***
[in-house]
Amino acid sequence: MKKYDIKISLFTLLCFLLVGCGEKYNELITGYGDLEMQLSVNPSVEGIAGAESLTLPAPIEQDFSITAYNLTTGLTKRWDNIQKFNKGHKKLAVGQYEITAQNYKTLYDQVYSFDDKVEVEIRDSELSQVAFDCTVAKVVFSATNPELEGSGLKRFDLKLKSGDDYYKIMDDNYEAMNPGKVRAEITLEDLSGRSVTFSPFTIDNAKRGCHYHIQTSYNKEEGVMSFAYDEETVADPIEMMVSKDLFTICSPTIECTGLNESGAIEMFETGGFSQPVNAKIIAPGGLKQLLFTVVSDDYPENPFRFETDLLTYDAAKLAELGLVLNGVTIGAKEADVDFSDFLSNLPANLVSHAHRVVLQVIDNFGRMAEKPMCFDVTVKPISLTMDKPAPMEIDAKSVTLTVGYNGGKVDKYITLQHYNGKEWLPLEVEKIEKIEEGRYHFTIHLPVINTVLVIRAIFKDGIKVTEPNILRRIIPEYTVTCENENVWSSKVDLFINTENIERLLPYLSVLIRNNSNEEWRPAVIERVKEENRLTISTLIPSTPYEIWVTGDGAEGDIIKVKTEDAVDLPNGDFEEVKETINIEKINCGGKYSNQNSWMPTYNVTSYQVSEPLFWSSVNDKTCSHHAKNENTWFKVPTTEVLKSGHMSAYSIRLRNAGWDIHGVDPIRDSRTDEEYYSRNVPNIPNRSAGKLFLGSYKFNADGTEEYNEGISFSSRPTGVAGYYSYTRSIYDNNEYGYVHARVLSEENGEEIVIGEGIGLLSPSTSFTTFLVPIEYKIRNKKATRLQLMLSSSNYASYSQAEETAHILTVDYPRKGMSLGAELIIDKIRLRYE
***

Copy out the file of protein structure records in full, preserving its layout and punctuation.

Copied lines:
[in-house]
Amino acid sequence: MKKYDIKISLFTLLCFLLVGCGEKYNELITGYGDLEMQLSVNPSVEGIAGAESLTLPAPIEQDFSITAYNLTTGLTKRWDNIQKFNKGHKKLAVGQYEITAQNYKTLYDQVYSFDDKVEVEIRDSELSQVAFDCTVAKVVFSATNPELEGSGLKRFDLKLKSGDDYYKIMDDNYEAMNPGKVRAEITLEDLSGRSVTFSPFTIDNAKRGCHYHIQTSYNKEEGVMSFAYDEETVADPIEMMVSKDLFTICSPTIECTGLNESGAIEMFETGGFSQPVNAKIIAPGGLKQLLFTVVSDDYPENPFRFETDLLTYDAAKLAELGLVLNGVTIGAKEADVDFSDFLSNLPANLVSHAHRVVLQVIDNFGRMAEKPMCFDVTVKPISLTMDKPAPMEIDAKSVTLTVGYNGGKVDKYITLQHYNGKEWLPLEVEKIEKIEEGRYHFTIHLPVINTVLVIRAIFKDGIKVTEPNILRRIIPEYTVTCENENVWSSKVDLFINTENIERLLPYLSVLIRNNSNEEWRPAVIERVKEENRLTISTLIPSTPYEIWVTGDGAEGDIIKVKTEDAVDLPNGDFEEVKETINIEKINCGGKYSNQNSWMPTYNVTSYQVSEPLFWSSVNDKTCSHHAKNENTWFKVPTTEVLKSGHMSAYSIRLRNAGWDIHGVDPIRDSRTDEEYYSRNVPNIPNRSAGKLFLGSYKFNADGTEEYNEGISFSSRPTGVAGYYSYTRSIYDNNEYGYVHARVLSEENGEEIVIGEGIGLLSPSTSFTTFLVPIEYKIRNKKATRLQLMLSSSNYASYSQAEETAHILTVDYPRKGMSLGAELIIDKIRLRYE